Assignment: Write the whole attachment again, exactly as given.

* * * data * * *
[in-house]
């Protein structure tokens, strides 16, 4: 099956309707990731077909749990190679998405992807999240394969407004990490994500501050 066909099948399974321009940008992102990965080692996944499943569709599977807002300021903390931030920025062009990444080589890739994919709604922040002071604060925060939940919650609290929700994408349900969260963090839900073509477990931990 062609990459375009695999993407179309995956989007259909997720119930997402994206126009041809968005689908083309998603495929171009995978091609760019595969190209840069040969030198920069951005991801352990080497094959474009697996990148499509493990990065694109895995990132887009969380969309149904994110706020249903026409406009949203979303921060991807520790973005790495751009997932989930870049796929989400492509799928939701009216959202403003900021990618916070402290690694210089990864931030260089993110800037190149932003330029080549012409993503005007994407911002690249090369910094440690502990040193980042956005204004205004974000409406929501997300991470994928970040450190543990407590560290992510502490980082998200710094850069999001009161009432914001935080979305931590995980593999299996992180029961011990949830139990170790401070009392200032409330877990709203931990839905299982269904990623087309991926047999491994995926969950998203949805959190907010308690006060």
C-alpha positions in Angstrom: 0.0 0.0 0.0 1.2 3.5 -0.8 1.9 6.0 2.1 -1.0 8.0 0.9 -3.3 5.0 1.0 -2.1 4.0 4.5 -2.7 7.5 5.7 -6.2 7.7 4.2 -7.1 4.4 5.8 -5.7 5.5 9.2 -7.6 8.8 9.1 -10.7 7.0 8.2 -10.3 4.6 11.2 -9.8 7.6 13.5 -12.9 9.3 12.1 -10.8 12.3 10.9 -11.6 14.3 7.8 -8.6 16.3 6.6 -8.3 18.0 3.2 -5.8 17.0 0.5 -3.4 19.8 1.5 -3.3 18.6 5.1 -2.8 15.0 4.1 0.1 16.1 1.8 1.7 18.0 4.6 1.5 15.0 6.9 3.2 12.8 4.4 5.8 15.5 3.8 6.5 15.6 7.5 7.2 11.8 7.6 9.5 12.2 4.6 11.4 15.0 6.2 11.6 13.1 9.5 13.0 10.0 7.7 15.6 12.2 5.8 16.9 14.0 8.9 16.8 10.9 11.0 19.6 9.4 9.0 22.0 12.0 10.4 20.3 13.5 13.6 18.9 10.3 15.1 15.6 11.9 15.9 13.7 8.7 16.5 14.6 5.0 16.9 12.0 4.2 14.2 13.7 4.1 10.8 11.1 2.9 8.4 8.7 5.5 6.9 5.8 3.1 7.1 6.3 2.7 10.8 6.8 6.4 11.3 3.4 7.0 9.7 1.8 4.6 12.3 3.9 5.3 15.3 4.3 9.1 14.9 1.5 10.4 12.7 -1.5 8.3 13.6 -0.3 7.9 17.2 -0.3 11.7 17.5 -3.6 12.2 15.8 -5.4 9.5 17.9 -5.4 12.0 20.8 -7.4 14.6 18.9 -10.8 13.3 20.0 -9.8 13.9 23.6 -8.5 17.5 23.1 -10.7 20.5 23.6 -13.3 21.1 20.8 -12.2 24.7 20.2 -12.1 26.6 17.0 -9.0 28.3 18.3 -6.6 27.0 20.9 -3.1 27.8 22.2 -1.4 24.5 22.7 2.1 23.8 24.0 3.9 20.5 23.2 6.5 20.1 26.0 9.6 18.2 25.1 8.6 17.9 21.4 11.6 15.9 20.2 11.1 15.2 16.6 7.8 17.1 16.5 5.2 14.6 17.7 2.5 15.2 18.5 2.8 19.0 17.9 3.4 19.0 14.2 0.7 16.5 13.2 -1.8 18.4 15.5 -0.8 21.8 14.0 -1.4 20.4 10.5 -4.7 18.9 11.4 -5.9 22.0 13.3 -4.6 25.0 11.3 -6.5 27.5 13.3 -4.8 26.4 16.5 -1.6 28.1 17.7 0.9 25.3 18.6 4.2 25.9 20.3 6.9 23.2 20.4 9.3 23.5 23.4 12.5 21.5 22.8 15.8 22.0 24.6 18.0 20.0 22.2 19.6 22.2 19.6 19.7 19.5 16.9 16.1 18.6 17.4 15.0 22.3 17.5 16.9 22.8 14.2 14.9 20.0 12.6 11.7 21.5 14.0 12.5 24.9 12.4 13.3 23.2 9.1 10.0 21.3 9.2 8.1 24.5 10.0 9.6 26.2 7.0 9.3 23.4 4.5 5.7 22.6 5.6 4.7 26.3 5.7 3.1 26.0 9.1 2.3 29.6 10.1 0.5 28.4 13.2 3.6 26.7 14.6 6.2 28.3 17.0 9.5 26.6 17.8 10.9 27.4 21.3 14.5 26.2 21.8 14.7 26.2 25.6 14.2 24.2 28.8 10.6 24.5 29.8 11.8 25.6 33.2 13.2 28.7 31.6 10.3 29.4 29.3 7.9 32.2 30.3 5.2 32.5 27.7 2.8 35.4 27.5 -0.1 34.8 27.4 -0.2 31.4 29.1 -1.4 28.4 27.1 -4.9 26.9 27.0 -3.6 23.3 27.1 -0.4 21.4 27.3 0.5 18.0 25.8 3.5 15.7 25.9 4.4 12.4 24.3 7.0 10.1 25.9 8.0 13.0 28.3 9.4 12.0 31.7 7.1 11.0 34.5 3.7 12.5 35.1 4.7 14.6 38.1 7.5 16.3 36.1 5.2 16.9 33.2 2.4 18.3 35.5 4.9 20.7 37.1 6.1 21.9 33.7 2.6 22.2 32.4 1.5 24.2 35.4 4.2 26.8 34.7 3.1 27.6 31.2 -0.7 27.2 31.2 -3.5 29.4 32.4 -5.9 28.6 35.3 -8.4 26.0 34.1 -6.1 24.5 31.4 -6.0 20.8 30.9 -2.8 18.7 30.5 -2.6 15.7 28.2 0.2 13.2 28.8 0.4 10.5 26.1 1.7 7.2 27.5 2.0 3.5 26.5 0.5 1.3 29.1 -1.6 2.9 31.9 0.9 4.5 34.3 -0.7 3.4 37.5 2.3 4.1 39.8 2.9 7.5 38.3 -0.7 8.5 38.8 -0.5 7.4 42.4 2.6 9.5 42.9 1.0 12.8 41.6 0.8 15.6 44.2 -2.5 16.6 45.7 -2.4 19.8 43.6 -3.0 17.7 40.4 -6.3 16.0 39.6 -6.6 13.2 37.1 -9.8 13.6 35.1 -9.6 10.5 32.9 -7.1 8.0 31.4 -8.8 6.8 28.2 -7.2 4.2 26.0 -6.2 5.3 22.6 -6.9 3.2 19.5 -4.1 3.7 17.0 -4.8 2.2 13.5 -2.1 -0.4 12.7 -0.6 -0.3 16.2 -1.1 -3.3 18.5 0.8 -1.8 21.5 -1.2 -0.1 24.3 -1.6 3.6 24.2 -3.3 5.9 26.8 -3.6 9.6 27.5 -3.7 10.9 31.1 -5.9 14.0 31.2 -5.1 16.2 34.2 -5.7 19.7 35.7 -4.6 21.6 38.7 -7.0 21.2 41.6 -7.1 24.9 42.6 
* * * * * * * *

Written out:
[in-house]
């Protein structure tokens, strides 16, 4: 099956309707990731077909749990190679998405992807999240394969407004990490994500501050 066909099948399974321009940008992102990965080692996944499943569709599977807002300021903390931030920025062009990444080589890739994919709604922040002071604060925060939940919650609290929700994408349900969260963090839900073509477990931990 062609990459375009695999993407179309995956989007259909997720119930997402994206126009041809968005689908083309998603495929171009995978091609760019595969190209840069040969030198920069951005991801352990080497094959474009697996990148499509493990990065694109895995990132887009969380969309149904994110706020249903026409406009949203979303921060991807520790973005790495751009997932989930870049796929989400492509799928939701009216959202403003900021990618916070402290690694210089990864931030260089993110800037190149932003330029080549012409993503005007994407911002690249090369910094440690502990040193980042956005204004205004974000409406929501997300991470994928970040450190543990407590560290992510502490980082998200710094850069999001009161009432914001935080979305931590995980593999299996992180029961011990949830139990170790401070009392200032409330877990709203931990839905299982269904990623087309991926047999491994995926969950998203949805959190907010308690006060």
C-alpha positions in Angstrom: 0.0 0.0 0.0 1.2 3.5 -0.8 1.9 6.0 2.1 -1.0 8.0 0.9 -3.3 5.0 1.0 -2.1 4.0 4.5 -2.7 7.5 5.7 -6.2 7.7 4.2 -7.1 4.4 5.8 -5.7 5.5 9.2 -7.6 8.8 9.1 -10.7 7.0 8.2 -10.3 4.6 11.2 -9.8 7.6 13.5 -12.9 9.3 12.1 -10.8 12.3 10.9 -11.6 14.3 7.8 -8.6 16.3 6.6 -8.3 18.0 3.2 -5.8 17.0 0.5 -3.4 19.8 1.5 -3.3 18.6 5.1 -2.8 15.0 4.1 0.1 16.1 1.8 1.7 18.0 4.6 1.5 15.0 6.9 3.2 12.8 4.4 5.8 15.5 3.8 6.5 15.6 7.5 7.2 11.8 7.6 9.5 12.2 4.6 11.4 15.0 6.2 11.6 13.1 9.5 13.0 10.0 7.7 15.6 12.2 5.8 16.9 14.0 8.9 16.8 10.9 11.0 19.6 9.4 9.0 22.0 12.0 10.4 20.3 13.5 13.6 18.9 10.3 15.1 15.6 11.9 15.9 13.7 8.7 16.5 14.6 5.0 16.9 12.0 4.2 14.2 13.7 4.1 10.8 11.1 2.9 8.4 8.7 5.5 6.9 5.8 3.1 7.1 6.3 2.7 10.8 6.8 6.4 11.3 3.4 7.0 9.7 1.8 4.6 12.3 3.9 5.3 15.3 4.3 9.1 14.9 1.5 10.4 12.7 -1.5 8.3 13.6 -0.3 7.9 17.2 -0.3 11.7 17.5 -3.6 12.2 15.8 -5.4 9.5 17.9 -5.4 12.0 20.8 -7.4 14.6 18.9 -10.8 13.3 20.0 -9.8 13.9 23.6 -8.5 17.5 23.1 -10.7 20.5 23.6 -13.3 21.1 20.8 -12.2 24.7 20.2 -12.1 26.6 17.0 -9.0 28.3 18.3 -6.6 27.0 20.9 -3.1 27.8 22.2 -1.4 24.5 22.7 2.1 23.8 24.0 3.9 20.5 23.2 6.5 20.1 26.0 9.6 18.2 25.1 8.6 17.9 21.4 11.6 15.9 20.2 11.1 15.2 16.6 7.8 17.1 16.5 5.2 14.6 17.7 2.5 15.2 18.5 2.8 19.0 17.9 3.4 19.0 14.2 0.7 16.5 13.2 -1.8 18.4 15.5 -0.8 21.8 14.0 -1.4 20.4 10.5 -4.7 18.9 11.4 -5.9 22.0 13.3 -4.6 25.0 11.3 -6.5 27.5 13.3 -4.8 26.4 16.5 -1.6 28.1 17.7 0.9 25.3 18.6 4.2 25.9 20.3 6.9 23.2 20.4 9.3 23.5 23.4 12.5 21.5 22.8 15.8 22.0 24.6 18.0 20.0 22.2 19.6 22.2 19.6 19.7 19.5 16.9 16.1 18.6 17.4 15.0 22.3 17.5 16.9 22.8 14.2 14.9 20.0 12.6 11.7 21.5 14.0 12.5 24.9 12.4 13.3 23.2 9.1 10.0 21.3 9.2 8.1 24.5 10.0 9.6 26.2 7.0 9.3 23.4 4.5 5.7 22.6 5.6 4.7 26.3 5.7 3.1 26.0 9.1 2.3 29.6 10.1 0.5 28.4 13.2 3.6 26.7 14.6 6.2 28.3 17.0 9.5 26.6 17.8 10.9 27.4 21.3 14.5 26.2 21.8 14.7 26.2 25.6 14.2 24.2 28.8 10.6 24.5 29.8 11.8 25.6 33.2 13.2 28.7 31.6 10.3 29.4 29.3 7.9 32.2 30.3 5.2 32.5 27.7 2.8 35.4 27.5 -0.1 34.8 27.4 -0.2 31.4 29.1 -1.4 28.4 27.1 -4.9 26.9 27.0 -3.6 23.3 27.1 -0.4 21.4 27.3 0.5 18.0 25.8 3.5 15.7 25.9 4.4 12.4 24.3 7.0 10.1 25.9 8.0 13.0 28.3 9.4 12.0 31.7 7.1 11.0 34.5 3.7 12.5 35.1 4.7 14.6 38.1 7.5 16.3 36.1 5.2 16.9 33.2 2.4 18.3 35.5 4.9 20.7 37.1 6.1 21.9 33.7 2.6 22.2 32.4 1.5 24.2 35.4 4.2 26.8 34.7 3.1 27.6 31.2 -0.7 27.2 31.2 -3.5 29.4 32.4 -5.9 28.6 35.3 -8.4 26.0 34.1 -6.1 24.5 31.4 -6.0 20.8 30.9 -2.8 18.7 30.5 -2.6 15.7 28.2 0.2 13.2 28.8 0.4 10.5 26.1 1.7 7.2 27.5 2.0 3.5 26.5 0.5 1.3 29.1 -1.6 2.9 31.9 0.9 4.5 34.3 -0.7 3.4 37.5 2.3 4.1 39.8 2.9 7.5 38.3 -0.7 8.5 38.8 -0.5 7.4 42.4 2.6 9.5 42.9 1.0 12.8 41.6 0.8 15.6 44.2 -2.5 16.6 45.7 -2.4 19.8 43.6 -3.0 17.7 40.4 -6.3 16.0 39.6 -6.6 13.2 37.1 -9.8 13.6 35.1 -9.6 10.5 32.9 -7.1 8.0 31.4 -8.8 6.8 28.2 -7.2 4.2 26.0 -6.2 5.3 22.6 -6.9 3.2 19.5 -4.1 3.7 17.0 -4.8 2.2 13.5 -2.1 -0.4 12.7 -0.6 -0.3 16.2 -1.1 -3.3 18.5 0.8 -1.8 21.5 -1.2 -0.1 24.3 -1.6 3.6 24.2 -3.3 5.9 26.8 -3.6 9.6 27.5 -3.7 10.9 31.1 -5.9 14.0 31.2 -5.1 16.2 34.2 -5.7 19.7 35.7 -4.6 21.6 38.7 -7.0 21.2 41.6 -7.1 24.9 42.6 